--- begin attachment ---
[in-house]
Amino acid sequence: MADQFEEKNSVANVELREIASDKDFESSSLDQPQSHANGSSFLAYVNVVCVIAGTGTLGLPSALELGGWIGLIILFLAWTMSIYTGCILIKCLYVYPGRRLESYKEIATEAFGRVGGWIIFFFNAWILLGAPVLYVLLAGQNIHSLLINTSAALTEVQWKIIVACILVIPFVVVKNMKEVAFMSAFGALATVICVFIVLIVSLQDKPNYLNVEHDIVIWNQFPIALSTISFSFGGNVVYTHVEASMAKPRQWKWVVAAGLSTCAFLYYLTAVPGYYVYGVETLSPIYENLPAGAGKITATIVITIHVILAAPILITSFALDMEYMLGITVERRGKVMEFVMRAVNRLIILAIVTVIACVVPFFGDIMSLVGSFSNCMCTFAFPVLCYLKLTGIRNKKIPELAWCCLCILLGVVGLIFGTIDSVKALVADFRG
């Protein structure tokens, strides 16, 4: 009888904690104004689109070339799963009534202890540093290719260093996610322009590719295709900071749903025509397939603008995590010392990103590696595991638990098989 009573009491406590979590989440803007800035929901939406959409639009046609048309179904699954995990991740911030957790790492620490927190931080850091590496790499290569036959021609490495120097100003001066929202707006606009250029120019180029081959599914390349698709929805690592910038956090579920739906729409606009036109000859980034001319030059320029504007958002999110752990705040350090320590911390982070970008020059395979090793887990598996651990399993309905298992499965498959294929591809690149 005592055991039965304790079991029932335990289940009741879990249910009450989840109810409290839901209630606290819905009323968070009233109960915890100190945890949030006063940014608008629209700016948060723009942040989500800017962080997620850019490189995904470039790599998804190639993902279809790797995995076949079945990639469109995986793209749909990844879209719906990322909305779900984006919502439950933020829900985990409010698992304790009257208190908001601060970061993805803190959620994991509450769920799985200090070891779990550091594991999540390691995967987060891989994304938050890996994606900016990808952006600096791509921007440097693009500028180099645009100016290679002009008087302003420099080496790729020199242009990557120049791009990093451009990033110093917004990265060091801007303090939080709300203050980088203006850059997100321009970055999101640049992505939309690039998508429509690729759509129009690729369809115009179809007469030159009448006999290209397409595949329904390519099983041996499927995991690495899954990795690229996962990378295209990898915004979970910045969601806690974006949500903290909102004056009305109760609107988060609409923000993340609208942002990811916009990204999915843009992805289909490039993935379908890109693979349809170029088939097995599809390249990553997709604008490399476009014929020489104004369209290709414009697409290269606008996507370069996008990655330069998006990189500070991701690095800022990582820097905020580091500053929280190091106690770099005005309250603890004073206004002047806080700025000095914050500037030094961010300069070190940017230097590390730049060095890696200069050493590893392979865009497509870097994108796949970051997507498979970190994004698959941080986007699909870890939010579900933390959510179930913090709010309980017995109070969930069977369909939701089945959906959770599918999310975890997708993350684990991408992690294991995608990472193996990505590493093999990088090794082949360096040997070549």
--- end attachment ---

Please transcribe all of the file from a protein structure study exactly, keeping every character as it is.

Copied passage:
[in-house]
Amino acid sequence: MADQFEEKNSVANVELREIASDKDFESSSLDQPQSHANGSSFLAYVNVVCVIAGTGTLGLPSALELGGWIGLIILFLAWTMSIYTGCILIKCLYVYPGRRLESYKEIATEAFGRVGGWIIFFFNAWILLGAPVLYVLLAGQNIHSLLINTSAALTEVQWKIIVACILVIPFVVVKNMKEVAFMSAFGALATVICVFIVLIVSLQDKPNYLNVEHDIVIWNQFPIALSTISFSFGGNVVYTHVEASMAKPRQWKWVVAAGLSTCAFLYYLTAVPGYYVYGVETLSPIYENLPAGAGKITATIVITIHVILAAPILITSFALDMEYMLGITVERRGKVMEFVMRAVNRLIILAIVTVIACVVPFFGDIMSLVGSFSNCMCTFAFPVLCYLKLTGIRNKKIPELAWCCLCILLGVVGLIFGTIDSVKALVADFRG
């Protein structure tokens, strides 16, 4: 009888904690104004689109070339799963009534202890540093290719260093996610322009590719295709900071749903025509397939603008995590010392990103590696595991638990098989 009573009491406590979590989440803007800035929901939406959409639009046609048309179904699954995990991740911030957790790492620490927190931080850091590496790499290569036959021609490495120097100003001066929202707006606009250029120019180029081959599914390349698709929805690592910038956090579920739906729409606009036109000859980034001319030059320029504007958002999110752990705040350090320590911390982070970008020059395979090793887990598996651990399993309905298992499965498959294929591809690149 005592055991039965304790079991029932335990289940009741879990249910009450989840109810409290839901209630606290819905009323968070009233109960915890100190945890949030006063940014608008629209700016948060723009942040989500800017962080997620850019490189995904470039790599998804190639993902279809790797995995076949079945990639469109995986793209749909990844879209719906990322909305779900984006919502439950933020829900985990409010698992304790009257208190908001601060970061993805803190959620994991509450769920799985200090070891779990550091594991999540390691995967987060891989994304938050890996994606900016990808952006600096791509921007440097693009500028180099645009100016290679002009008087302003420099080496790729020199242009990557120049791009990093451009990033110093917004990265060091801007303090939080709300203050980088203006850059997100321009970055999101640049992505939309690039998508429509690729759509129009690729369809115009179809007469030159009448006999290209397409595949329904390519099983041996499927995991690495899954990795690229996962990378295209990898915004979970910045969601806690974006949500903290909102004056009305109760609107988060609409923000993340609208942002990811916009990204999915843009992805289909490039993935379908890109693979349809170029088939097995599809390249990553997709604008490399476009014929020489104004369209290709414009697409290269606008996507370069996008990655330069998006990189500070991701690095800022990582820097905020580091500053929280190091106690770099005005309250603890004073206004002047806080700025000095914050500037030094961010300069070190940017230097590390730049060095890696200069050493590893392979865009497509870097994108796949970051997507498979970190994004698959941080986007699909870890939010579900933390959510179930913090709010309980017995109070969930069977369909939701089945959906959770599918999310975890997708993350684990991408992690294991995608990472193996990505590493093999990088090794082949360096040997070549």